Activision released two other tracks mixed into the game
If you’ve followed our posts on WorkingDJ.com, you know Ive been keeping a tab on the release of the first two major DJ emulating games that are going to make their way to the forefront of the scene later this year. DJ Hero and Scratch: the Ultimate DJ are both scheduled around fall 2009 and they’re quite in hot contest right now as to who’s going to pick the biggest part of the pie. I even wrote about how the producers of the two games shove each other out of the way and try to work around what’s otherwise known as good practice in business. You can read that post here.
But now let’s get a little taste of what’s actually going to be in those two games, and we’ll start with DJ Hero, mainly because it’s produced by Activision, and with sch a big company behind, you’re bound to get the publicity. I’ll get to Scratch:The Ultimate DJ as soon as they release some new content of their game, and if you still remember, I said I was rooting for Scratch to win this virtual competition, just because Numark has a big role in creating it.
But for now, let’s stay with DJ Hero, from Activision, and with the launch date getting really close really fast, there’s the need to get some hype going on to get people interested not only into the world of DJs but into DJ Hero. For now, Activision released the names of two other tracks that you’ll be able to mix in the game, so this is actually a part of the original content of DJ Hero.The tracks are:
- Day’n'Nite from Kid Cudi
- Boom Boom Pow from Black Eyed Peas
- and promises that DJ Hero will deliver the most internationally diverse music collection to ever come with a game, even with anthems from the legendary figures of music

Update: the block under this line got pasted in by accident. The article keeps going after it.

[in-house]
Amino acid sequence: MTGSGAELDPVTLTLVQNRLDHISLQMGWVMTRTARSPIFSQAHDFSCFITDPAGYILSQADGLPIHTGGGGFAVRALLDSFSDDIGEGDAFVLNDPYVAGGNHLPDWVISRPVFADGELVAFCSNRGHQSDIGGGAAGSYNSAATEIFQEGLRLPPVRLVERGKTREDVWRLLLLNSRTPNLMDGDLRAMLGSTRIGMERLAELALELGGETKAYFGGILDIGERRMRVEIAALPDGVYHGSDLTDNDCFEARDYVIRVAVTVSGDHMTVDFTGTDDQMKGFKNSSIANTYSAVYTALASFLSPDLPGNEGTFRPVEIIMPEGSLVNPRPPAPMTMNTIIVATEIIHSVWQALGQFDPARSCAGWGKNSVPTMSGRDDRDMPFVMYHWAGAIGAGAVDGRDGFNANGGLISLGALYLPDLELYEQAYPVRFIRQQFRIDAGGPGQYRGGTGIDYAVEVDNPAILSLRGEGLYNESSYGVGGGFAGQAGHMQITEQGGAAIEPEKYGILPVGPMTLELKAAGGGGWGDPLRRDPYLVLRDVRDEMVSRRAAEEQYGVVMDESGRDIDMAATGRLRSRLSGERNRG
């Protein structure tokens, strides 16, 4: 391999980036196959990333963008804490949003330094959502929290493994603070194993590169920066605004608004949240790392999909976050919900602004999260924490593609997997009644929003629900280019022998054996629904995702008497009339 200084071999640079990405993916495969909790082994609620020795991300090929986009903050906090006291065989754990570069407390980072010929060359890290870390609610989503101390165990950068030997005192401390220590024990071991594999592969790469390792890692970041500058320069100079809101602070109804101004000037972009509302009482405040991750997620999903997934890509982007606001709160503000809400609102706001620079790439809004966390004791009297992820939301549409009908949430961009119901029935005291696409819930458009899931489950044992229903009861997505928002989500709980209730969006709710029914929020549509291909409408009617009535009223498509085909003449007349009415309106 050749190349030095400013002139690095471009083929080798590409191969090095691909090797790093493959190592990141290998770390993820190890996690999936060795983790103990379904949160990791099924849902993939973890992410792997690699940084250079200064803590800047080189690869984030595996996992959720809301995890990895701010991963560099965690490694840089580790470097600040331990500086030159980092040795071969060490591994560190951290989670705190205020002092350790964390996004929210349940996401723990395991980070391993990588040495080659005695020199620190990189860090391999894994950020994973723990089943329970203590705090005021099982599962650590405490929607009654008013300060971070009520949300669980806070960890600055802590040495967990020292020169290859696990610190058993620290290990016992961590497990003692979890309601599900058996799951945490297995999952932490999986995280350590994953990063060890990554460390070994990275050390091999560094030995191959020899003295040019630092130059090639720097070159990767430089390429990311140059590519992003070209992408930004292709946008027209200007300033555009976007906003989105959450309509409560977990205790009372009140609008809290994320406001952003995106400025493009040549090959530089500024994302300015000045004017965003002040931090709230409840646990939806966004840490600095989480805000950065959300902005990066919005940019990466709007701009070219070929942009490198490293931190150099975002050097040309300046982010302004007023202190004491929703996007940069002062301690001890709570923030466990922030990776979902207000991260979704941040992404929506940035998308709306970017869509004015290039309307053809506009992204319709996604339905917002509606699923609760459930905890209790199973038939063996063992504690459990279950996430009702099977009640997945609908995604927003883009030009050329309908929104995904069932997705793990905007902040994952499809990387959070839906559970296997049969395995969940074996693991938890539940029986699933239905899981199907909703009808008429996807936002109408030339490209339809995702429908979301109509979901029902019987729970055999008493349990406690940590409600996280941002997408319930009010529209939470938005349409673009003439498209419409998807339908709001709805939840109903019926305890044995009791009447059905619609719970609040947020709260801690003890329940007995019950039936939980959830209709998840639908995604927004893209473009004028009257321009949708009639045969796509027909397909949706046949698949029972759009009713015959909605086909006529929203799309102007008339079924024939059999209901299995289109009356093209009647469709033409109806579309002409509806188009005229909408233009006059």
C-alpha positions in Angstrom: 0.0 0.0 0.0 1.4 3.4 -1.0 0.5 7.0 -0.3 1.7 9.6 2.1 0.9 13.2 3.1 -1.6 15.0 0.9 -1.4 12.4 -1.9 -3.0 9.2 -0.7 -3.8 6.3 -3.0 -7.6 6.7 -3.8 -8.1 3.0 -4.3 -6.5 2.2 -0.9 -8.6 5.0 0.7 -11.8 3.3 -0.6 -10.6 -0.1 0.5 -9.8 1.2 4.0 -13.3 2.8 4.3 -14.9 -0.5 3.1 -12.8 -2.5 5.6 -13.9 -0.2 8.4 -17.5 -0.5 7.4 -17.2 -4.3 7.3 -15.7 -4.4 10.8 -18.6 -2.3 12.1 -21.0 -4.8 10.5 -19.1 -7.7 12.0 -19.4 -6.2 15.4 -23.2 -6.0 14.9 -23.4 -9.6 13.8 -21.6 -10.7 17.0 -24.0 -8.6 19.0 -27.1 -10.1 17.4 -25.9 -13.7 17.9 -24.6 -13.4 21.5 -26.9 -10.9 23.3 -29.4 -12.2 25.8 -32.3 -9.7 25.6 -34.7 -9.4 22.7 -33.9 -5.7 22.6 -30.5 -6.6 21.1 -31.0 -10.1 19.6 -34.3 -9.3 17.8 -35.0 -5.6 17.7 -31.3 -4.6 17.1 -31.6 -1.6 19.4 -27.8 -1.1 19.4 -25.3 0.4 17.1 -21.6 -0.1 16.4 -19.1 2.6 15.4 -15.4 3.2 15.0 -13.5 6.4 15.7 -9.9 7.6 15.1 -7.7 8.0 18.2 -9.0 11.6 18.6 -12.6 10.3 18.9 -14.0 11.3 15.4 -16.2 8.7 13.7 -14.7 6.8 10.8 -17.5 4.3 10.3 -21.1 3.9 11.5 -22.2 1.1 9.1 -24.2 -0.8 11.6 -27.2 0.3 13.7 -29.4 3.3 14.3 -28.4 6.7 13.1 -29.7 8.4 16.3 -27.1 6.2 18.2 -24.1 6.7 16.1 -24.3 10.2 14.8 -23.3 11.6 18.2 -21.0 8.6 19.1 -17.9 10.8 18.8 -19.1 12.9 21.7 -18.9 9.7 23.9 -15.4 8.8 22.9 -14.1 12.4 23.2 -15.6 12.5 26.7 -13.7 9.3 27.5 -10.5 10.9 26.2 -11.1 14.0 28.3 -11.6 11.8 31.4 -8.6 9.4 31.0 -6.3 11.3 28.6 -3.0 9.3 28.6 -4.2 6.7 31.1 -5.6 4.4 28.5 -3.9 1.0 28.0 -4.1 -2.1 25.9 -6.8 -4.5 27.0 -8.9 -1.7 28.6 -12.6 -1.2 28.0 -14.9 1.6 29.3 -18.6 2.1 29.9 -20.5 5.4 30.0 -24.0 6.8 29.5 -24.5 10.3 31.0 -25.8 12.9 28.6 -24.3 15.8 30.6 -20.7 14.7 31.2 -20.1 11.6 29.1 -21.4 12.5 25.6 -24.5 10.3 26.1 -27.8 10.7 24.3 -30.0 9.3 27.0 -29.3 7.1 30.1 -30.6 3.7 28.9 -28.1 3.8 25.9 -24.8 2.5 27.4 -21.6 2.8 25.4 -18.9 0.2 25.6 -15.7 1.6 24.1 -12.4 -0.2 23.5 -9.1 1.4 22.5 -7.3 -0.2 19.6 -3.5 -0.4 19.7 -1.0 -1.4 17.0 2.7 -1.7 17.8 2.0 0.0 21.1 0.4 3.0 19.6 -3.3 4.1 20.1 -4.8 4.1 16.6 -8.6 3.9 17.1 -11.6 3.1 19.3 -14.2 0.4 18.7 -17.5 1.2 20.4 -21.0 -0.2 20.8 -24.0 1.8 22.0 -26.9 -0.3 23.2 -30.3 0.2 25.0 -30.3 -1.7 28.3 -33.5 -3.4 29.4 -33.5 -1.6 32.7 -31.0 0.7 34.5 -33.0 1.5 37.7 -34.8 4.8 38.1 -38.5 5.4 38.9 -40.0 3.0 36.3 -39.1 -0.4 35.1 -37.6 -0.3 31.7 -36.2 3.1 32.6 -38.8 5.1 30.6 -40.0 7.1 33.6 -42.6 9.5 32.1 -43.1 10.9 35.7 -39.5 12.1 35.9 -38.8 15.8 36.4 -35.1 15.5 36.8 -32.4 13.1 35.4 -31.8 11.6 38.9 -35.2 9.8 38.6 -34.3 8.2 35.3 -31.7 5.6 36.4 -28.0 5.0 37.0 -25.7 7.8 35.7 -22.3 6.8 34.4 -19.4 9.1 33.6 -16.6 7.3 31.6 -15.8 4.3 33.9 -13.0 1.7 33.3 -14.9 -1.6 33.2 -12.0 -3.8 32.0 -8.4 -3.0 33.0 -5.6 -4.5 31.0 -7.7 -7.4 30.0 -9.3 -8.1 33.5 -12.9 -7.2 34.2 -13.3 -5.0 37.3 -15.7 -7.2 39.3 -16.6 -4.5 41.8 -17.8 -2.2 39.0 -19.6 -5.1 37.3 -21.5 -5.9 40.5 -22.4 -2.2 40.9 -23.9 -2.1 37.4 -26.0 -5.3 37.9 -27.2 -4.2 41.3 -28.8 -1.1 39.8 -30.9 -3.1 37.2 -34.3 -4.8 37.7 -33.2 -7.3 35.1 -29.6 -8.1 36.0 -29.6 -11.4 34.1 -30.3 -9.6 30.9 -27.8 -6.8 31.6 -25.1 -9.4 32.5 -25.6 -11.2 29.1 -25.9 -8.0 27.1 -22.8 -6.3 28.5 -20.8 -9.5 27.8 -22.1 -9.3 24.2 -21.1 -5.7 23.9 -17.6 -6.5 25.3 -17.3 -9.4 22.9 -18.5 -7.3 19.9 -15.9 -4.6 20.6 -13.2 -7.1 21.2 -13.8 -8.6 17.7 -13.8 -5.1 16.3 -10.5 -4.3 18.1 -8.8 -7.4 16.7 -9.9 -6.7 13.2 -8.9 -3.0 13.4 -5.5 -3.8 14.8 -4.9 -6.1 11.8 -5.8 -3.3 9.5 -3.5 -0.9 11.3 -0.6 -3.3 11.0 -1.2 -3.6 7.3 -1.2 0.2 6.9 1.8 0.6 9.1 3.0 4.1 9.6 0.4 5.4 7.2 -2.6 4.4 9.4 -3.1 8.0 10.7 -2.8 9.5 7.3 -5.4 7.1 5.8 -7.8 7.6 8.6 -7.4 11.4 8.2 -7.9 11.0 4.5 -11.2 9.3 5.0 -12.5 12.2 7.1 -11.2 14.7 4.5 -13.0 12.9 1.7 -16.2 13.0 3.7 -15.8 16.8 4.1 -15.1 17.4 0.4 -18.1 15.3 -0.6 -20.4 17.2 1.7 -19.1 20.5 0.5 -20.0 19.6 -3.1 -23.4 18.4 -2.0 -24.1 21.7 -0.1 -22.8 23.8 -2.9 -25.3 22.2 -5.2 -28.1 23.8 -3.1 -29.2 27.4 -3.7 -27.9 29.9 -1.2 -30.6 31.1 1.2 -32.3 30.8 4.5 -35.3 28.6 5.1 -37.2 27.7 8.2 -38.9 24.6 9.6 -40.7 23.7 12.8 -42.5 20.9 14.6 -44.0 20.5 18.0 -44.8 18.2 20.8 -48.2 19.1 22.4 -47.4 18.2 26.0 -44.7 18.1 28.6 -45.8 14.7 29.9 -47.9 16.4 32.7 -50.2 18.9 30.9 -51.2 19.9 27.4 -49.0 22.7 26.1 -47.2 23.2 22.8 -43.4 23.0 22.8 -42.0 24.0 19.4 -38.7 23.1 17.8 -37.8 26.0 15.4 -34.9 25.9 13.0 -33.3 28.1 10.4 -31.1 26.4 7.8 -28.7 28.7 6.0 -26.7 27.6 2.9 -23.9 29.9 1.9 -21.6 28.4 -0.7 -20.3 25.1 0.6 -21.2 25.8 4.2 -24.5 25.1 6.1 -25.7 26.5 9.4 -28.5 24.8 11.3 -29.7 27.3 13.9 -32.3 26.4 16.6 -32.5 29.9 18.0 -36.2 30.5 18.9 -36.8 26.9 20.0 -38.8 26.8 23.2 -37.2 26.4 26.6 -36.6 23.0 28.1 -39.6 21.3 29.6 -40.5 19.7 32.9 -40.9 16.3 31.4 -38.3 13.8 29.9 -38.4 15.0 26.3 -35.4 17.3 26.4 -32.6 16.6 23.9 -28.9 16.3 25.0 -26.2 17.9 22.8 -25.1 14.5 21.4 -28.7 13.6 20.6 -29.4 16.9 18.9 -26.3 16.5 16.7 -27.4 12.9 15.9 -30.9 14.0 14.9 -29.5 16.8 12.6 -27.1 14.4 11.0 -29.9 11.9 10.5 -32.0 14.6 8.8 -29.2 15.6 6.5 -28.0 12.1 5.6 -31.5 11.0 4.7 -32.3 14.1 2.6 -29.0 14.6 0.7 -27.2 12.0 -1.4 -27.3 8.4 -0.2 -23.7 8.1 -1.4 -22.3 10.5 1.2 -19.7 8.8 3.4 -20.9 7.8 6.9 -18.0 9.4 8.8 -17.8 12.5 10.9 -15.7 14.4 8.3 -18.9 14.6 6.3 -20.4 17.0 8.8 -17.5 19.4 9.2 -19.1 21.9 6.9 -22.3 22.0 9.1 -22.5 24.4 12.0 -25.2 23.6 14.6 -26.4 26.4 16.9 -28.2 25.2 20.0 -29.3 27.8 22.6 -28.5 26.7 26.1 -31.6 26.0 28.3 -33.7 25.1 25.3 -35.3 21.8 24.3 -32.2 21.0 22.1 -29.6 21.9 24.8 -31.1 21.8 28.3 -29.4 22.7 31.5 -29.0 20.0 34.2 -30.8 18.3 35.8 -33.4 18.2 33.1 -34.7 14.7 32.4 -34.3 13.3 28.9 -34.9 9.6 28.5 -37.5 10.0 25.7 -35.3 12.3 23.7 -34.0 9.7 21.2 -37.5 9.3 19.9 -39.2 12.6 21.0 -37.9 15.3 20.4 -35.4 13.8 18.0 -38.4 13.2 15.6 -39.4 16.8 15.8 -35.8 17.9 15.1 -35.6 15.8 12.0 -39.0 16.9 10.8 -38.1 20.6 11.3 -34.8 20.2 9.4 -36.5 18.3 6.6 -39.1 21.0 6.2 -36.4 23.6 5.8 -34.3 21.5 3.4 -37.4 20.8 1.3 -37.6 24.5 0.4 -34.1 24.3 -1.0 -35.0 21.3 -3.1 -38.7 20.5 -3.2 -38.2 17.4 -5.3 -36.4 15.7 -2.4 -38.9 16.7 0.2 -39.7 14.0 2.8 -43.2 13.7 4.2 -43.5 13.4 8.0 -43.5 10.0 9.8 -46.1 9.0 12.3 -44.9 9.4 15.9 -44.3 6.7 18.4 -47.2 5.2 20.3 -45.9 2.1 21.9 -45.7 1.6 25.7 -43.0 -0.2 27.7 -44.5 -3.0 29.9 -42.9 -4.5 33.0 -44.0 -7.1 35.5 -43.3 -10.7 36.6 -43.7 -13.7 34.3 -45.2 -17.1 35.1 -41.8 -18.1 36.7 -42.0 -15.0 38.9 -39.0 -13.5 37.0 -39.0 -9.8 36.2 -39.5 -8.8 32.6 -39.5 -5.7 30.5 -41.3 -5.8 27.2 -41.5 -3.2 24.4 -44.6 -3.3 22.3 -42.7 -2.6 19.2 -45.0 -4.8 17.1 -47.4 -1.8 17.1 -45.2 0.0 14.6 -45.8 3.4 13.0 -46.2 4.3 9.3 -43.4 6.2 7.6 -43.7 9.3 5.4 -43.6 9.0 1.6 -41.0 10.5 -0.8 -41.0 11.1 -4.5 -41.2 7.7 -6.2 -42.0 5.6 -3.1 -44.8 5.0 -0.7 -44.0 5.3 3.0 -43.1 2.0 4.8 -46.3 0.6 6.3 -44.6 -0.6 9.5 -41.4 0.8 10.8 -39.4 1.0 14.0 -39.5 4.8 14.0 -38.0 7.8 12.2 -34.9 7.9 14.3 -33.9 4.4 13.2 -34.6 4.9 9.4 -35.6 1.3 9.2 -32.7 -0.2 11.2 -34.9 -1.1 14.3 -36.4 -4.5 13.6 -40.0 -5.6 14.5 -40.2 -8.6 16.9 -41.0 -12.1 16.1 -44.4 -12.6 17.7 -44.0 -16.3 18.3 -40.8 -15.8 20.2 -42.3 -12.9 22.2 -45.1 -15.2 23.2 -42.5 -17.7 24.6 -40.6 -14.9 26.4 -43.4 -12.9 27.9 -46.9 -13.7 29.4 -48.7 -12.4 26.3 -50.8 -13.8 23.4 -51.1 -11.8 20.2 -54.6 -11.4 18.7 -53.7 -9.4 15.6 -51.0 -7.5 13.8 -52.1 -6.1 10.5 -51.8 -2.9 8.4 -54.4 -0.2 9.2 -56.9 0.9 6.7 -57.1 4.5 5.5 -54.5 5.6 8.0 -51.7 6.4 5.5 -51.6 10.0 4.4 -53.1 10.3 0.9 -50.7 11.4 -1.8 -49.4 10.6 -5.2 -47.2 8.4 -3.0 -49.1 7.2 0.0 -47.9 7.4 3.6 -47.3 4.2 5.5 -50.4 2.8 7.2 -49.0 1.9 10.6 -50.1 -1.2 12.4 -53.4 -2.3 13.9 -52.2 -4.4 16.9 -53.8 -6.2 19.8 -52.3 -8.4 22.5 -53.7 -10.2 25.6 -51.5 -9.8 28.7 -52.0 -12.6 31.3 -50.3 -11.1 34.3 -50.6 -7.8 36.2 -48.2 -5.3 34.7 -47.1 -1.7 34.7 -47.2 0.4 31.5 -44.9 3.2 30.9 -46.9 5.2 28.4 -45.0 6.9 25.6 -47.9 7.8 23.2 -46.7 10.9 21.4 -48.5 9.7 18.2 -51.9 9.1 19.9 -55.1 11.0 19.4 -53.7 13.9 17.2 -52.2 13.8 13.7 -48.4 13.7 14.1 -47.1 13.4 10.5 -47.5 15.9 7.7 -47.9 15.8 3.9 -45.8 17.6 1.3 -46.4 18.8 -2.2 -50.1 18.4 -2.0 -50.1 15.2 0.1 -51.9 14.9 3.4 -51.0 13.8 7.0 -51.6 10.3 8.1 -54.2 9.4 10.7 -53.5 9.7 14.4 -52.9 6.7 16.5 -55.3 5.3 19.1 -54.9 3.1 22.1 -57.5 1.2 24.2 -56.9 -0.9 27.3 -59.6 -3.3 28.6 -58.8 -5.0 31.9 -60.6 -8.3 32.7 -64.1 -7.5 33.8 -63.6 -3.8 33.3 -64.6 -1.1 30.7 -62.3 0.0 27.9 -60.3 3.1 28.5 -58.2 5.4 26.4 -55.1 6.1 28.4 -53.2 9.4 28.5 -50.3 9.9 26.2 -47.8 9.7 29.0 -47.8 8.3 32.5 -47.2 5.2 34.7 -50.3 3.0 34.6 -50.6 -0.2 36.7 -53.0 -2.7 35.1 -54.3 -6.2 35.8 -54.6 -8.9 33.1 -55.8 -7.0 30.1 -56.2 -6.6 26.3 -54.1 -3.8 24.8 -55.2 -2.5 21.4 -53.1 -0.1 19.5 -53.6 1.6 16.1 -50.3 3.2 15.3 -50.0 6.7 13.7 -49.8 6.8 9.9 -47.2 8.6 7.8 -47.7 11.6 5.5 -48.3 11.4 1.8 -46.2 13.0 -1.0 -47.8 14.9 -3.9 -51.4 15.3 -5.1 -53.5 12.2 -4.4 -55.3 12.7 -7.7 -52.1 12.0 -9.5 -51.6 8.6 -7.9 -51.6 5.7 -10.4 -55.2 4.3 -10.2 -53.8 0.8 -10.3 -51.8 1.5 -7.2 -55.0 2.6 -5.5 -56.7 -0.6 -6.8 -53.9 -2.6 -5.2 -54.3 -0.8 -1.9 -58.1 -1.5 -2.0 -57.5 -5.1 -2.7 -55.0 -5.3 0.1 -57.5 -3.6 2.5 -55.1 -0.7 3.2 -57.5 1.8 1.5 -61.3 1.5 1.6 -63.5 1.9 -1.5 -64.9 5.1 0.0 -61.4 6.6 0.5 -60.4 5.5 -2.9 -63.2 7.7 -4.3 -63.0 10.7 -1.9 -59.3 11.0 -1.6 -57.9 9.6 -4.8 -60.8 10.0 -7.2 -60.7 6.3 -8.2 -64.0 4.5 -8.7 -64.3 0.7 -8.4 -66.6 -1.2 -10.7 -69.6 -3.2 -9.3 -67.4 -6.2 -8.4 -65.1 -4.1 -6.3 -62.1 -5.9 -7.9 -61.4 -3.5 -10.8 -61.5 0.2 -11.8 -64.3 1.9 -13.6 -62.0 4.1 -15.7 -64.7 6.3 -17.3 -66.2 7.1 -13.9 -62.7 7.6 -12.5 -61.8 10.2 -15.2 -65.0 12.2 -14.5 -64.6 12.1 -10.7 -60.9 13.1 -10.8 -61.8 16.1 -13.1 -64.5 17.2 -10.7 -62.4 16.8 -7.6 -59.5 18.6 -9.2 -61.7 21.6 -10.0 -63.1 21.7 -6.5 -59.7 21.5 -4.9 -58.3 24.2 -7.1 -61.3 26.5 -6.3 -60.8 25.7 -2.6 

As usual, it all sounds good fun, and with the turntable emulating controller from DJ Hero, that allows players to scratch, blend, crossfade or sample just like the real DJs, DJ Hero sounds like a big success, based on the previously released hit Guitar Hero, which proved to be very easy to get into but very hard to master. Also, the players won’t be bottled down to just predefined mixes like this one. I mean there are over 80 original mixes of over 100 tracks, but sure enough, you’re going to go through all of them at some point, so that’s where your creativity kicks in. DJ Hero lets gamers include a variety of effects into the mix, as well as player chosen samples and scratches, so there’s definitely a whole world of sound to explore.
And now for the good stuff, you can find the two videos that include two mixes of the two above mentioned songs over here and here. Those are all played on the expert difficulty, probably by somebody who knows the game inside out already, but I bet it’s going to be a while until somebody makes DJ Hero sound like that on their own system. Get ready for a bit of frustration, and a world of fun, as it appears, with DJ Hero.
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